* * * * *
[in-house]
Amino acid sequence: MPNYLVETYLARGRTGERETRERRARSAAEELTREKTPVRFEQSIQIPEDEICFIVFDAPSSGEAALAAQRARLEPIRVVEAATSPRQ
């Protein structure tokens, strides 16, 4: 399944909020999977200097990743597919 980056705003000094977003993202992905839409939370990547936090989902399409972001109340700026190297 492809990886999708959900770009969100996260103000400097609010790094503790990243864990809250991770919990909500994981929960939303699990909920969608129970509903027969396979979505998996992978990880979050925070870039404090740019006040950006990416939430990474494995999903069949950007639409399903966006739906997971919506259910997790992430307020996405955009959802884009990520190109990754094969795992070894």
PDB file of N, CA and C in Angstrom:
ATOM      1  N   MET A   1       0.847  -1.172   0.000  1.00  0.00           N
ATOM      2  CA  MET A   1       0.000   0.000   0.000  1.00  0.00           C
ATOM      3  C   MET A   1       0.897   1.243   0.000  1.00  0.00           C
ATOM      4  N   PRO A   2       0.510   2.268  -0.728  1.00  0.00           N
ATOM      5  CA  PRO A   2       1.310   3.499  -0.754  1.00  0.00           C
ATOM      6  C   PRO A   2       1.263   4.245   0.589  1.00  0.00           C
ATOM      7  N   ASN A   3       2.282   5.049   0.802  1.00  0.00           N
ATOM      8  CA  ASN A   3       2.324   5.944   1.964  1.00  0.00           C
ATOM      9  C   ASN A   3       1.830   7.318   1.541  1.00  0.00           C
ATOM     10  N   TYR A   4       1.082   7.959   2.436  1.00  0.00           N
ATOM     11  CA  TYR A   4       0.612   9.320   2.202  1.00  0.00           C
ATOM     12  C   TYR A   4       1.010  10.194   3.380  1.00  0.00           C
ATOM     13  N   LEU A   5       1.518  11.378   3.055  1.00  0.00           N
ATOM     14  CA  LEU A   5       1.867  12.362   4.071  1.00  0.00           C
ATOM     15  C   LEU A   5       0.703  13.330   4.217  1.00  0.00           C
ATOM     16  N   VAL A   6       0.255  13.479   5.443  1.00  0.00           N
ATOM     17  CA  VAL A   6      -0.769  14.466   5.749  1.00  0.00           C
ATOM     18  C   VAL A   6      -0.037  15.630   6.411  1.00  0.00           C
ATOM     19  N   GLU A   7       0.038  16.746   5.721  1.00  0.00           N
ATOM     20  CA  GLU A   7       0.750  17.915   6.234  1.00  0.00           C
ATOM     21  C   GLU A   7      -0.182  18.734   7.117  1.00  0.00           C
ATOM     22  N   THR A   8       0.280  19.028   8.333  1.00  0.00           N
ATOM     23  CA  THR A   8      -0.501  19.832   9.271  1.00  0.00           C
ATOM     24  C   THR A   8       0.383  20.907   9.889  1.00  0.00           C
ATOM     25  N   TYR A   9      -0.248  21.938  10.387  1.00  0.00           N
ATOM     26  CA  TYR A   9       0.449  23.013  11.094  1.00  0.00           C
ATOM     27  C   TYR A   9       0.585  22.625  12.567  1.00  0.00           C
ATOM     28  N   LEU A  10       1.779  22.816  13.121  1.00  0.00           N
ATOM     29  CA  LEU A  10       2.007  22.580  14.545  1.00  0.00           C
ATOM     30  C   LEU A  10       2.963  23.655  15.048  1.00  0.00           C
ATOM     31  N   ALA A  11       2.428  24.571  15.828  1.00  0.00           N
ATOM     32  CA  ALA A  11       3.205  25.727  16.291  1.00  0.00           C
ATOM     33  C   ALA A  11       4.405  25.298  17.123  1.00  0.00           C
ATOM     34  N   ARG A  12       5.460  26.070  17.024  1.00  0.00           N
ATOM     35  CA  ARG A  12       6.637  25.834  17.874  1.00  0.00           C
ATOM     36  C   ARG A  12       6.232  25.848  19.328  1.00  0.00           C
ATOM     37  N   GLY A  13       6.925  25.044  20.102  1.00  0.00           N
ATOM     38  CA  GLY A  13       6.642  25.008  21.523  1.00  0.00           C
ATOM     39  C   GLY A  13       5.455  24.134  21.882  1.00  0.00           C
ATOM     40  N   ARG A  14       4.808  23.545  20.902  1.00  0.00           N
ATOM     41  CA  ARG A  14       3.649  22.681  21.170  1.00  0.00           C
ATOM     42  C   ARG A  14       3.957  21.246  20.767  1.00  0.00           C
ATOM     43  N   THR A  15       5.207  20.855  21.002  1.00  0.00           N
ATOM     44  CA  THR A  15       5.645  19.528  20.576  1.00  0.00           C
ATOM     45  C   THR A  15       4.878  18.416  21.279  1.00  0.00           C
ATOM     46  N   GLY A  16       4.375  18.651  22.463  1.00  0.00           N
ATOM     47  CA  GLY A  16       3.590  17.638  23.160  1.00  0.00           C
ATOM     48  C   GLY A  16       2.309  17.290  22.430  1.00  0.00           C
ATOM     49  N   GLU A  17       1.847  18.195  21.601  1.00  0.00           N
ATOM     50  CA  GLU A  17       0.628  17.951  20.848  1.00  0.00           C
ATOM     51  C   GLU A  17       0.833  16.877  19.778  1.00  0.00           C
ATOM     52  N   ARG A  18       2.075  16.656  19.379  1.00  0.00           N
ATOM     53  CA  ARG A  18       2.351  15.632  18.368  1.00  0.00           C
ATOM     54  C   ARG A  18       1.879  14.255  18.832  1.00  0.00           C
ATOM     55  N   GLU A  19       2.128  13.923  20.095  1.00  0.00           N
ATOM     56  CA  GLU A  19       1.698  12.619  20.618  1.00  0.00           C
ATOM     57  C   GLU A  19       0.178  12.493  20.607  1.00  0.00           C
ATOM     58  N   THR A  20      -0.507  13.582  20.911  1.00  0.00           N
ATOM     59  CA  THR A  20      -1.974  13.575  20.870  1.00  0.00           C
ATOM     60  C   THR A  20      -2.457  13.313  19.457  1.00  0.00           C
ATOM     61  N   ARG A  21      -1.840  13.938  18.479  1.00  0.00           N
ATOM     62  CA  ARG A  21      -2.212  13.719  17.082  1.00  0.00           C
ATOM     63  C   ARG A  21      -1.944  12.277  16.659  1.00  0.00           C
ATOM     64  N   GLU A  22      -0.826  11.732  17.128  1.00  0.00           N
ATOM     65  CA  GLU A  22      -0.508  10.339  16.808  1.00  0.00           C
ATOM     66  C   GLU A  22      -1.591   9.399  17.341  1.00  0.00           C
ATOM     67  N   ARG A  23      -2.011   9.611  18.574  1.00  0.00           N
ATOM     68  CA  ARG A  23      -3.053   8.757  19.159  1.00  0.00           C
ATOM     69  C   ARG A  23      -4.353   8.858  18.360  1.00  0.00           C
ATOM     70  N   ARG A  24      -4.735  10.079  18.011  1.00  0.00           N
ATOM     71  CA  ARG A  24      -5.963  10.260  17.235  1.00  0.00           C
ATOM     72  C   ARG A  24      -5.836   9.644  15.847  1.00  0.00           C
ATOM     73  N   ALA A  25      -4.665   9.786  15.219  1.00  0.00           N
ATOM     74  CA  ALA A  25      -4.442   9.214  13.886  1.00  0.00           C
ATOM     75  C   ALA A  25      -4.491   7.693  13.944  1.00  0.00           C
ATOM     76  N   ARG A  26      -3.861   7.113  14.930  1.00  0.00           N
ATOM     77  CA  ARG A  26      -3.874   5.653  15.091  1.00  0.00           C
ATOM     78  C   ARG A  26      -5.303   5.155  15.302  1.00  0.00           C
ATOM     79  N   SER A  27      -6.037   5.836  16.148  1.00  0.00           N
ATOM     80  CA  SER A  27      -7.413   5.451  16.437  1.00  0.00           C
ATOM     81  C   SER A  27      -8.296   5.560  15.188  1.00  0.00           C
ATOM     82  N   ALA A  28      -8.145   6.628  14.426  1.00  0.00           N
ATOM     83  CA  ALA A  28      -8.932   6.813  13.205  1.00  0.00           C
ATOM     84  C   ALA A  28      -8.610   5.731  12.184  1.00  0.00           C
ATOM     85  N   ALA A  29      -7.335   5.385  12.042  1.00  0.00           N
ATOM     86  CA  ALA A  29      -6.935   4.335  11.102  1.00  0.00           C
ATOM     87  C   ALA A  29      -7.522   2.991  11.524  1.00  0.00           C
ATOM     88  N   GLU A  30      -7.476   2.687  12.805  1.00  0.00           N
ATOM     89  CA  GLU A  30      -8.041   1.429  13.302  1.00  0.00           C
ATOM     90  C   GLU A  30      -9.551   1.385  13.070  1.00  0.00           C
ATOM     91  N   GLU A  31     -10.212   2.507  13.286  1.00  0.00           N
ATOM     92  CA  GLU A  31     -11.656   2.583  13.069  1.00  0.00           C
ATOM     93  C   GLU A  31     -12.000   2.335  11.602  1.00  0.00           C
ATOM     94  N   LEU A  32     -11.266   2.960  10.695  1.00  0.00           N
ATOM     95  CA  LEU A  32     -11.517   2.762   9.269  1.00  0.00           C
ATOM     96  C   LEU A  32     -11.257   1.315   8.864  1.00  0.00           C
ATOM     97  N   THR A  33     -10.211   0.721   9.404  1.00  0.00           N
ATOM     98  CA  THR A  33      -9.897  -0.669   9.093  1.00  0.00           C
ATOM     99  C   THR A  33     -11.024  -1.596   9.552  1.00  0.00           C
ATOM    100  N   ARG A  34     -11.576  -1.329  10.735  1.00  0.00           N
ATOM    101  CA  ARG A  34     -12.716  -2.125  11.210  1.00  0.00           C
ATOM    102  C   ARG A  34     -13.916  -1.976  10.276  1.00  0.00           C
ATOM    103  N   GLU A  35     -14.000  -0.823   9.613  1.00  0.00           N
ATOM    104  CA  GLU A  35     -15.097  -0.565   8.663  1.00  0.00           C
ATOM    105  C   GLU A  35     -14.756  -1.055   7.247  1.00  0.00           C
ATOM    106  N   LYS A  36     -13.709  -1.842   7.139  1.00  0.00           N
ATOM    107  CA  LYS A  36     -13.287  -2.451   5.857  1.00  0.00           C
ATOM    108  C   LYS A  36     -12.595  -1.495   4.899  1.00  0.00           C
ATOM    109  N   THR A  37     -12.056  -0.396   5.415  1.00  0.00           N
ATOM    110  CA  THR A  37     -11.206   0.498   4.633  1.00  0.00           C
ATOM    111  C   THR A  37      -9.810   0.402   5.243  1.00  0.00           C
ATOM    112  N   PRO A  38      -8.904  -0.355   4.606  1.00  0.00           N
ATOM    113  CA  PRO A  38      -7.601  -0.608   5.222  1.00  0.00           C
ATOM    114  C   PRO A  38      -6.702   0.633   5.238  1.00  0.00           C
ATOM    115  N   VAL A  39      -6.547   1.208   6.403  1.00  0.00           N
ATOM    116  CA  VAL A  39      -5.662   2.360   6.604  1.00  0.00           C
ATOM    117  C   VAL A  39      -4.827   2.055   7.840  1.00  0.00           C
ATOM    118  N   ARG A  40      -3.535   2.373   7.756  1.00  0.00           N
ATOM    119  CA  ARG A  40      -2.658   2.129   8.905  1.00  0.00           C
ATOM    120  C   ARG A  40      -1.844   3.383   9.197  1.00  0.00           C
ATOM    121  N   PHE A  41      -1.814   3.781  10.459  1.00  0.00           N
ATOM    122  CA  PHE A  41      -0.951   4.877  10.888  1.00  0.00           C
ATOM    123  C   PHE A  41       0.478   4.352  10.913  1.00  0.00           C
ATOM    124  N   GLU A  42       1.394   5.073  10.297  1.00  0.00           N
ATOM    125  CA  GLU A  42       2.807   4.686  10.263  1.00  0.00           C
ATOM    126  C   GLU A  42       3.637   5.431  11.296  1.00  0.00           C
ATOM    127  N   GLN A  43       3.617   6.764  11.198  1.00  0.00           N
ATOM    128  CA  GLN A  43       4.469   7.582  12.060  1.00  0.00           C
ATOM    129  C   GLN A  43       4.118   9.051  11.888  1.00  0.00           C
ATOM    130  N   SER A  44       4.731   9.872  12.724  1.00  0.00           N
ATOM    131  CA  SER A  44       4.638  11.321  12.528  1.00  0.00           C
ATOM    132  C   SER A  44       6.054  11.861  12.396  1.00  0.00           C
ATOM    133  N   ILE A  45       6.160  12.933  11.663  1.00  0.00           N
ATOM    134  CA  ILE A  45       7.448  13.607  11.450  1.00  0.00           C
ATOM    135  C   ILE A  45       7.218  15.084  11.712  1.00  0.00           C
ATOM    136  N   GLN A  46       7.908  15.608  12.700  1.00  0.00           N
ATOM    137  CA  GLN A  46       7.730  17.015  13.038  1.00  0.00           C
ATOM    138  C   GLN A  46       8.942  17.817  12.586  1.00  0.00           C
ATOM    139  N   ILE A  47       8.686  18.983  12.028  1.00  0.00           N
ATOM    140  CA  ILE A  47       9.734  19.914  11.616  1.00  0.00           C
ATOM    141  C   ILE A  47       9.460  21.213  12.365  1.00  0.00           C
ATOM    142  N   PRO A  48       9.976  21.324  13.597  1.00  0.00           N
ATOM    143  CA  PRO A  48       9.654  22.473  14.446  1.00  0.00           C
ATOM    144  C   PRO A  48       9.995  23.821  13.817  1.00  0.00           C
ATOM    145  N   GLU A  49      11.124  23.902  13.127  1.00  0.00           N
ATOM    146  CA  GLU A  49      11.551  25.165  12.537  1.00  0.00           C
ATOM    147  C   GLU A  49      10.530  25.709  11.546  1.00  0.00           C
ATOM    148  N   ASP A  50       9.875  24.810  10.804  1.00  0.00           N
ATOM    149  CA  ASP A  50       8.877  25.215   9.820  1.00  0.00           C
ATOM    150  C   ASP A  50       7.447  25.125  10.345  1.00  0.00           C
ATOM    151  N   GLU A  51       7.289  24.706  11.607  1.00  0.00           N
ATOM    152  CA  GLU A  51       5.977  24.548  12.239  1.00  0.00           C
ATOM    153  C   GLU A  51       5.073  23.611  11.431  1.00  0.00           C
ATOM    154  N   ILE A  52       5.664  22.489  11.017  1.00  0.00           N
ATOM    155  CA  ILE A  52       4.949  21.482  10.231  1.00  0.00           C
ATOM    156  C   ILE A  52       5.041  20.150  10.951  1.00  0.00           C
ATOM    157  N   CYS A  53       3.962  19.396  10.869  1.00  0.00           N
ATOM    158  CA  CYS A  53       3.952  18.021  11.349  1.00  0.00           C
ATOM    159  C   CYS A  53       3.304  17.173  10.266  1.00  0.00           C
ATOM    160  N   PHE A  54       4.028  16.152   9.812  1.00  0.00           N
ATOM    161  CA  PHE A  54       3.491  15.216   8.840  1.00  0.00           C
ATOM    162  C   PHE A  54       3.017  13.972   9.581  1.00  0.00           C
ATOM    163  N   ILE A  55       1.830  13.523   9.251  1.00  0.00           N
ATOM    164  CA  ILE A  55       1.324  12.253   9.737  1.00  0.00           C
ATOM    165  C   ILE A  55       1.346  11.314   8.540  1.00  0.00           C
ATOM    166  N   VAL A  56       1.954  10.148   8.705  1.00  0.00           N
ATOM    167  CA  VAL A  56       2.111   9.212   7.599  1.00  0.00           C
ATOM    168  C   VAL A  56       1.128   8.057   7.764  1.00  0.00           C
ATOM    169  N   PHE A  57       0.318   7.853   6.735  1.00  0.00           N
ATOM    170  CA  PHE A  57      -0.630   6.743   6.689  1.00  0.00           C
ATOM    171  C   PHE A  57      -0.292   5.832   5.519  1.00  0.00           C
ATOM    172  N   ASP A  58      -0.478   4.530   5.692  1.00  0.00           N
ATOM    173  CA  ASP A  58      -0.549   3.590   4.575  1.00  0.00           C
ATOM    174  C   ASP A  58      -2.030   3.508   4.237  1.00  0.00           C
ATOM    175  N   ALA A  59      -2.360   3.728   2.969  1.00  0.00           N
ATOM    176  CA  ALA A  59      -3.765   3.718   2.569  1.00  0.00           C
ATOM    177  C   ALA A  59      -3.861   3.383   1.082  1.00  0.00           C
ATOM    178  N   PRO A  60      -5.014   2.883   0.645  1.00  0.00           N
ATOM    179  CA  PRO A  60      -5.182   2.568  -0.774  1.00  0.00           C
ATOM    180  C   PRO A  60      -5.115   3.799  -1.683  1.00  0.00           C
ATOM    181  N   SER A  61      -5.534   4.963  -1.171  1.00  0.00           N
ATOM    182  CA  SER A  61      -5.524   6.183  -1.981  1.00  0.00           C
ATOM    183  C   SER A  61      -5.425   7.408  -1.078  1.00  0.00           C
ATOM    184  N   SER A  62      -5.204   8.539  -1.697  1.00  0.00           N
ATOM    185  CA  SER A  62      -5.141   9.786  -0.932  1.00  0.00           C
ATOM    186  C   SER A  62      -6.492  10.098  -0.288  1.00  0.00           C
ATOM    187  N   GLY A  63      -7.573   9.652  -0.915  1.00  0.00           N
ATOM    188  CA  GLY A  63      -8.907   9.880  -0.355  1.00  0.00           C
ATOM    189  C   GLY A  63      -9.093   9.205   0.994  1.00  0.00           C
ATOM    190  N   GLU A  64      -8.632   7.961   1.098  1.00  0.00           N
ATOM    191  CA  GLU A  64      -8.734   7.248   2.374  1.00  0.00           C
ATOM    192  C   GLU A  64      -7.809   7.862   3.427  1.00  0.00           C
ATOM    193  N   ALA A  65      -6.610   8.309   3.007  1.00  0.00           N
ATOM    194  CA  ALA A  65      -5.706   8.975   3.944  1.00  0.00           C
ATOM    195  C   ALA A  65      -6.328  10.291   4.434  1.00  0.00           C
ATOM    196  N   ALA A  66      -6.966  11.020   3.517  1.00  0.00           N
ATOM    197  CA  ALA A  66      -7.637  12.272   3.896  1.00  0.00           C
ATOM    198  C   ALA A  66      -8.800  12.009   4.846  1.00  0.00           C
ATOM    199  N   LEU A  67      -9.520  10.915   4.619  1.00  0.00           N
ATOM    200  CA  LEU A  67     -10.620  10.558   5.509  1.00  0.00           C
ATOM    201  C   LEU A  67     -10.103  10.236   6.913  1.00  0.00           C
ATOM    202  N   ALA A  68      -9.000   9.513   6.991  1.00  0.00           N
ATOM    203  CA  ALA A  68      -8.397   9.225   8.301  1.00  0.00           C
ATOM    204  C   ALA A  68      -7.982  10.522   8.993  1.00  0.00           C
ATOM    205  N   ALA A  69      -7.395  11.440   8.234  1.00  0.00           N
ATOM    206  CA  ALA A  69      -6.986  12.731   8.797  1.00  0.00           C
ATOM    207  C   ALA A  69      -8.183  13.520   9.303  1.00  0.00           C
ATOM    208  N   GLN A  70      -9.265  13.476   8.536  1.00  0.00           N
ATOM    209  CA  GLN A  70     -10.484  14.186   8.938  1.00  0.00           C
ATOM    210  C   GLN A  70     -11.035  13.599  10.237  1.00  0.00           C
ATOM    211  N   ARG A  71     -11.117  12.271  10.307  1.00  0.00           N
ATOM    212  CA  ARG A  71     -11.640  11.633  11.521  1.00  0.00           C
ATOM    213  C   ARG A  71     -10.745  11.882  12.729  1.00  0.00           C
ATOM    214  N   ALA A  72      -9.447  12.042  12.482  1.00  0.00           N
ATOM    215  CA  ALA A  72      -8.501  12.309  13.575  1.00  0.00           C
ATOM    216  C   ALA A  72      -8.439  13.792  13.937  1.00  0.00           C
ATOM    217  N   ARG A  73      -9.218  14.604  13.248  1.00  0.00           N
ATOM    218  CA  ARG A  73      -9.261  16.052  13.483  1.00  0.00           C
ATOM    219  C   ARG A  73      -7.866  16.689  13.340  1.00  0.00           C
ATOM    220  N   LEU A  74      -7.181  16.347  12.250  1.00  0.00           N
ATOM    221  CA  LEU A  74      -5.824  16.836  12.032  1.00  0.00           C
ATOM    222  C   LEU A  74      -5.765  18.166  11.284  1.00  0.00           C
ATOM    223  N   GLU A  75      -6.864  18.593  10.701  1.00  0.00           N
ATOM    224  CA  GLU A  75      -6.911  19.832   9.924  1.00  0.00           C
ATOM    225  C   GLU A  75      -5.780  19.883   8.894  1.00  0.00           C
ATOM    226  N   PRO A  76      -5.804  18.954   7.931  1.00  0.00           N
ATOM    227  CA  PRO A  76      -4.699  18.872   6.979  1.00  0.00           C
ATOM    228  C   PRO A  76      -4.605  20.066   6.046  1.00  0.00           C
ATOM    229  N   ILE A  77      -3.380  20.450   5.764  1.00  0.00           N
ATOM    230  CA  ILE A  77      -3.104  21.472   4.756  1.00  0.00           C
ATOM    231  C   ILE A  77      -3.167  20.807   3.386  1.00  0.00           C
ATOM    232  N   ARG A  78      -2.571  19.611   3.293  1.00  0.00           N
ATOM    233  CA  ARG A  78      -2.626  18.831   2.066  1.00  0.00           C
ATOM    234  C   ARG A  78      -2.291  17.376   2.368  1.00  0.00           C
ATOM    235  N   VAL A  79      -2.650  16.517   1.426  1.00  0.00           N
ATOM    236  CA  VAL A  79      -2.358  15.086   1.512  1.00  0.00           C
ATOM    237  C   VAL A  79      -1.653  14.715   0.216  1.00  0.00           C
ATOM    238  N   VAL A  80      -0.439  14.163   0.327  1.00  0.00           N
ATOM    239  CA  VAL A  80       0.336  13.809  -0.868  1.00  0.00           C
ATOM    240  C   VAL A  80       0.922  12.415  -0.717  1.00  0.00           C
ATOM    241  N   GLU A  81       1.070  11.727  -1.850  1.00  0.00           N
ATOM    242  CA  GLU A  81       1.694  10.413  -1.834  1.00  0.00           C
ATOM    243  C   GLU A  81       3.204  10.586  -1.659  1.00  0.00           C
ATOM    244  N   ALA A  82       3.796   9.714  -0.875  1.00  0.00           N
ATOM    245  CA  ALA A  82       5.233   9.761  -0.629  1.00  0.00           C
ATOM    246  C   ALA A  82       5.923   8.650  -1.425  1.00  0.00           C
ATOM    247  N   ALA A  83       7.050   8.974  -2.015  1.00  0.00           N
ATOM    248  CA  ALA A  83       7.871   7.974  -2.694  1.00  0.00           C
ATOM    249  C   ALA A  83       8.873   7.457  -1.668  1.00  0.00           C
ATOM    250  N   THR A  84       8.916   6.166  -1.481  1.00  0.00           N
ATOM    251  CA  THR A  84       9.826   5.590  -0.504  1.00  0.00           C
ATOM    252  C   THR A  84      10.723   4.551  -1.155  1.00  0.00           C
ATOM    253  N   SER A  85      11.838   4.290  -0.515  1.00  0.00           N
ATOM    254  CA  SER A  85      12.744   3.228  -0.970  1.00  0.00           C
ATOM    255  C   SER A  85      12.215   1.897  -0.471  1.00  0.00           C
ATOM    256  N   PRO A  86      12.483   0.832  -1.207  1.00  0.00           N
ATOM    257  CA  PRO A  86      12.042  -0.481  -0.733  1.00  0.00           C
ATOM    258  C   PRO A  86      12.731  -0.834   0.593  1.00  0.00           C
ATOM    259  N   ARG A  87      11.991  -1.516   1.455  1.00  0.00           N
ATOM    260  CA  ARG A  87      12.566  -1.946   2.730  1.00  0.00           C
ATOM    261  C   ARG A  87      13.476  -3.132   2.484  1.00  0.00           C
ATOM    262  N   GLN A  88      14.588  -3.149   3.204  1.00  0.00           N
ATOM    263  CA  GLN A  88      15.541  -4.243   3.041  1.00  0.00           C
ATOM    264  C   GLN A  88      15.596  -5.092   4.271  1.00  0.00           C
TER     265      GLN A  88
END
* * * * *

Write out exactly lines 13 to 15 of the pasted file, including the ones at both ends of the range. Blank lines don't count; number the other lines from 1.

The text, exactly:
ATOM      9  C   ASN A   3       1.830   7.318   1.541  1.00  0.00           C
ATOM     10  N   TYR A   4       1.082   7.959   2.436  1.00  0.00           N
ATOM     11  CA  TYR A   4       0.612   9.320   2.202  1.00  0.00           C